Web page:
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Sex Equality
University of Illinois School of Law
Burkstrand-Reid, Beth

I.                   Introduction
a.       Sex v. Gender
                                                              i.      Sexà physical, biological (chromosomally)
                                                            ii.      Genderà social construct (what does it mean to be man/woman)
                                                          iii.      Gender identity does not necessarily conform to sex
                                                          iv.      Intersectionalityà Latina woman, Black man, etc.
b.      Equality between the sexes
                                                              i.      Formal equality
1.      Equal under the law
2.      Neutral terms, level playing field, equality of opportunity
3.      Often used by conservative jurists
                                                            ii.      Substantive equality
1.      Equality of outcome
a.       Ex) who actually gets custody of children under 3
2.      Often used by liberal jurists
                                                          iii.      Assimilationist
1.      Believe that whether you are a man/woman should have no legal significance whatsoever
2.      We are all the same
3.      Wasserstromà “assimilationist ideal”
a.       Nonsexist society would be like a nonracist society, where sex, like race, would be a wholly unimportant characteristic of individuals, having no greater significance than eye color
b.      However, prohibition against sexual classification must be flexible enough to accommodate legitimate sources of distinction (biological)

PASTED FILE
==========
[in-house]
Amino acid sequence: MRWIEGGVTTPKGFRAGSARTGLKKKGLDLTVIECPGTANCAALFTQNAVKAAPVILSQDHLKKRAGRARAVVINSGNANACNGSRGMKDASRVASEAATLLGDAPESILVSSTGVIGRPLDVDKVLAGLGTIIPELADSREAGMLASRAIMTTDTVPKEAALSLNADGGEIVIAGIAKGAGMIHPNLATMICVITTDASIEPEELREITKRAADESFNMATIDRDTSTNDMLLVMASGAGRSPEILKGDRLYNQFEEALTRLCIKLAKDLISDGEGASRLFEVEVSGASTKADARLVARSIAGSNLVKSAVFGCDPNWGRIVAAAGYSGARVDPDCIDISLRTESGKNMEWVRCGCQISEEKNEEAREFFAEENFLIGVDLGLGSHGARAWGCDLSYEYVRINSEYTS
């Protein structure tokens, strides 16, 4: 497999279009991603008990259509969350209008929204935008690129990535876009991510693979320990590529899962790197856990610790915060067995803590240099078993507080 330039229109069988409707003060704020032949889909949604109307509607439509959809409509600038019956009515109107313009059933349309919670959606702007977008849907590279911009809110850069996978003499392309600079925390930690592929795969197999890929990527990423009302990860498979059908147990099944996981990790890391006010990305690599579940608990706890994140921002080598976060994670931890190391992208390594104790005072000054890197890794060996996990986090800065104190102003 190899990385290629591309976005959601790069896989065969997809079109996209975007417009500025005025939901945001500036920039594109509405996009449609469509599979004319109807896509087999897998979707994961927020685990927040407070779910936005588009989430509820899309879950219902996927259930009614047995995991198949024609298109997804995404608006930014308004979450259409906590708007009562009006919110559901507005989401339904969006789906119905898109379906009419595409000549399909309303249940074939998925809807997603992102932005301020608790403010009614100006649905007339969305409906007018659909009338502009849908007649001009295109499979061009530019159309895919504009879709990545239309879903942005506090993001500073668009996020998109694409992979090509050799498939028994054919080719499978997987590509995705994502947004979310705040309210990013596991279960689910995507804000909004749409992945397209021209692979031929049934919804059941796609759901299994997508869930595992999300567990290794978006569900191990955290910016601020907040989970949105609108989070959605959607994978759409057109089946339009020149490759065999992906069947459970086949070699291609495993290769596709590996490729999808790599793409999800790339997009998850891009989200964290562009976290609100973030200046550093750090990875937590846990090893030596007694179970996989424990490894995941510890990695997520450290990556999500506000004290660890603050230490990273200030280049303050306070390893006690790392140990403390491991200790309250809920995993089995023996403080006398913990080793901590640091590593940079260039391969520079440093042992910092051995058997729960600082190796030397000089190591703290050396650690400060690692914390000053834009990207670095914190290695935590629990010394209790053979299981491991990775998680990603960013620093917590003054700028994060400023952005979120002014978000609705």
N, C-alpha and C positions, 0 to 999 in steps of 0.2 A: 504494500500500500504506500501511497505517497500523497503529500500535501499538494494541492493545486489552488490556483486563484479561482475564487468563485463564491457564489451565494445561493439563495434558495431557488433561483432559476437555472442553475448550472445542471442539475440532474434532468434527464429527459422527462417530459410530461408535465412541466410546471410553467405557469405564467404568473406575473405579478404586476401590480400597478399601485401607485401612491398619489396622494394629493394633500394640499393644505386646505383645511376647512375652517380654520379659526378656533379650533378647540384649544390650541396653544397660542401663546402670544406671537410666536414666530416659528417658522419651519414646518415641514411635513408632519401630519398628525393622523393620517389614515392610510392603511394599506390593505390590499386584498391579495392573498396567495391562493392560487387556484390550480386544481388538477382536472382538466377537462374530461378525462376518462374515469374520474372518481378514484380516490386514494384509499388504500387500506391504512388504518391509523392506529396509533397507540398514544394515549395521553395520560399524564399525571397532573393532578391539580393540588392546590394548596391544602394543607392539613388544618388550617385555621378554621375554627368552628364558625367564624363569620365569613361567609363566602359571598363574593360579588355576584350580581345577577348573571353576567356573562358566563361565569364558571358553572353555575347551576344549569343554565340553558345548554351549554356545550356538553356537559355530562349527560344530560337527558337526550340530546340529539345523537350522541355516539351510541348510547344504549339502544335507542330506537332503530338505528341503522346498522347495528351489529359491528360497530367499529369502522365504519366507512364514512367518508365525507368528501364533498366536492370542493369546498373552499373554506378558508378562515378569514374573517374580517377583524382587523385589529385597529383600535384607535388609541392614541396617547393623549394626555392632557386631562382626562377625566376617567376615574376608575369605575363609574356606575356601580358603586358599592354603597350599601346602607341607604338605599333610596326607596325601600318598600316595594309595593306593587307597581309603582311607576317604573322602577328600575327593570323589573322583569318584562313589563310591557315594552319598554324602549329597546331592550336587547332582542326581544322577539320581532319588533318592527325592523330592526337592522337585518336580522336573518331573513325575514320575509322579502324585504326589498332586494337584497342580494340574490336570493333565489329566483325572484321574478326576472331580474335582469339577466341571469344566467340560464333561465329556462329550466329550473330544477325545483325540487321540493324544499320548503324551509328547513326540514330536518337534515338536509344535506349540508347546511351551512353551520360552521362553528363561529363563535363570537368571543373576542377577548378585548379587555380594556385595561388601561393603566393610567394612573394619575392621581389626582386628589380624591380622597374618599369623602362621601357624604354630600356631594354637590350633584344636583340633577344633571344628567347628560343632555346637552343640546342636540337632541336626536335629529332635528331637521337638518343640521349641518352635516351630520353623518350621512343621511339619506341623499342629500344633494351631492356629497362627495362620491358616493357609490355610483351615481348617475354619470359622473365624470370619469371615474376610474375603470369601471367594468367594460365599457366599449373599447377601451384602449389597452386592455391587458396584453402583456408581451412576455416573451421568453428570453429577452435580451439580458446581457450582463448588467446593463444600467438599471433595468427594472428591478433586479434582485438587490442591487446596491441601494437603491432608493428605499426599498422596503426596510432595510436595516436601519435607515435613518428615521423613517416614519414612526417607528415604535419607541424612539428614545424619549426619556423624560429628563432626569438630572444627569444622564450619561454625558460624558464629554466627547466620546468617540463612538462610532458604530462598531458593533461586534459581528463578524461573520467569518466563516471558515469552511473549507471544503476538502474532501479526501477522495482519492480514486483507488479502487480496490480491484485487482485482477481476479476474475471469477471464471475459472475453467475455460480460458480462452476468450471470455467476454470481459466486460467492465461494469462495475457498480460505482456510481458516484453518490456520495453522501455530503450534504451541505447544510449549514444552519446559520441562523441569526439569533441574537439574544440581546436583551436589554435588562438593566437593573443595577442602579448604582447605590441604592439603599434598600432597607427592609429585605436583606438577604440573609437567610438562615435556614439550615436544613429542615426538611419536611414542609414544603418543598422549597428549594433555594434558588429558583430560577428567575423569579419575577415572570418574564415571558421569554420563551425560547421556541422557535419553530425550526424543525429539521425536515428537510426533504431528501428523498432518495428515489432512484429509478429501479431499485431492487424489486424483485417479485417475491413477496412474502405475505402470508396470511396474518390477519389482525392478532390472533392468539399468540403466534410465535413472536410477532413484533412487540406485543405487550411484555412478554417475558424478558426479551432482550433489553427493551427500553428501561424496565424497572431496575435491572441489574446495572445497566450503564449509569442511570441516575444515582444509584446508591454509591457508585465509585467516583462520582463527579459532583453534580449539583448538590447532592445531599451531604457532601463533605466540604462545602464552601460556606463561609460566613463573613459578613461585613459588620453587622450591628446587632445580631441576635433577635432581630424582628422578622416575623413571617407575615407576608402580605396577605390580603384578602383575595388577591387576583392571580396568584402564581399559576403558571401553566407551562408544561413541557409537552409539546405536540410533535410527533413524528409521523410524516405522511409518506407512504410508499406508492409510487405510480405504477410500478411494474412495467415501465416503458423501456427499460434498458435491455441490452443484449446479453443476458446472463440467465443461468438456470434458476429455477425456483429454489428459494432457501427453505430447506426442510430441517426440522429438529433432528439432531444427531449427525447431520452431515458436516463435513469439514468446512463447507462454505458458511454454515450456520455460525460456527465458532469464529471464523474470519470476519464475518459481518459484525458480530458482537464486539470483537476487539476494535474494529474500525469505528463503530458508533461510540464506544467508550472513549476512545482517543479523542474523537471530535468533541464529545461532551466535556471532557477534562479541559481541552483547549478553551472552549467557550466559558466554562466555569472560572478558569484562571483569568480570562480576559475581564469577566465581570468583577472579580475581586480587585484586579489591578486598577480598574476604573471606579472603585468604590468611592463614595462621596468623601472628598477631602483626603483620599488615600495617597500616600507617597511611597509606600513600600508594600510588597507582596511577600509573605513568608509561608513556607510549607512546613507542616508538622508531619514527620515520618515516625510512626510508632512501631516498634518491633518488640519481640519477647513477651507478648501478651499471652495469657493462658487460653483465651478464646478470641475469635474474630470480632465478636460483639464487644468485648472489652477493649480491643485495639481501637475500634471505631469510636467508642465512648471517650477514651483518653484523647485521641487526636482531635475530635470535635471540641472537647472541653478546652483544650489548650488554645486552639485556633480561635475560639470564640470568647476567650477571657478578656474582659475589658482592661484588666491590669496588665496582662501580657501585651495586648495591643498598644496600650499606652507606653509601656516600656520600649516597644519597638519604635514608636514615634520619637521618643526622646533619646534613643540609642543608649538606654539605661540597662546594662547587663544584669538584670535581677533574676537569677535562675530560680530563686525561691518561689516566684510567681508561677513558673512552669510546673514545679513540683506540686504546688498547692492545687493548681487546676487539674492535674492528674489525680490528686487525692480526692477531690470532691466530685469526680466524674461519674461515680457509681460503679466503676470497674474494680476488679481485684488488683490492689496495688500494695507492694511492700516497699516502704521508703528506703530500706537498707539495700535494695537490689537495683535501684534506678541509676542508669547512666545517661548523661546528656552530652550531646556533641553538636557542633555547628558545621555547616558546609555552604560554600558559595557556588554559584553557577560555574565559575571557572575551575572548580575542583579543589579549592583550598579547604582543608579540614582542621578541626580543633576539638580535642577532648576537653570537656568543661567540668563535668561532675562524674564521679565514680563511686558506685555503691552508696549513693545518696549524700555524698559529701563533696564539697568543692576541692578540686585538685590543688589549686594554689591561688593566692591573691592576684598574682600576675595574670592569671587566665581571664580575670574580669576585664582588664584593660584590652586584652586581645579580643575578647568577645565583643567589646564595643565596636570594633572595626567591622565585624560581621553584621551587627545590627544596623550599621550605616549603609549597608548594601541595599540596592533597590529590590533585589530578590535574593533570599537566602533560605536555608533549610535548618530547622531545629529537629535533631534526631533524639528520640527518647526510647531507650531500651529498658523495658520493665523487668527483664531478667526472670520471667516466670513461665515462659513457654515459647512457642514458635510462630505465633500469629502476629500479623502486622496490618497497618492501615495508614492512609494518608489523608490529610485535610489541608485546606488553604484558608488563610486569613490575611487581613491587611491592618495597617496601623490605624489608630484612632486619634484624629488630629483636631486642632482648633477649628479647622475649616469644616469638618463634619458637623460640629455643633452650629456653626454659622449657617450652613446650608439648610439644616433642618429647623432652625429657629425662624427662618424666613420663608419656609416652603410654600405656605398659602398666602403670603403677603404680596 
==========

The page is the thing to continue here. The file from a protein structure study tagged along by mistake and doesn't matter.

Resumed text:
iv.      Anti-assimilationist
1.      Of course there is a difference between man/woman: pregnancy
2.      Wolgastà sexual differences between men and women should be institutionalized and valued
a.       Use differences as a basis for assignment of social roles
b.      Women contribute distinctly to professions and to diversity of culture
c.       Feminist theory
                                                              i.      Unitary theory
1.      Based on equality of women and men
2.      Choiceà reject the notion that someone else should make a choice for them
                                                            ii.      Varied (for example…)
1.      Liberal: change happens within the current system
a.       These women tend to go into professions like the law
2.      Socialist
3.      Radical: believe the system is so inherently flawed that it must be torn apart and redone
4.      Eco: see oppression of women as linked to the degradation of the environment
5.      Black: intersectionality
                                                          iii.      Five Opening Moves
1.      Women’s experience
a.       Knowledge should inform feminist scholarship
b.      Personal stories are important because they give women a voice, and for a very long time women’s voices weren’t included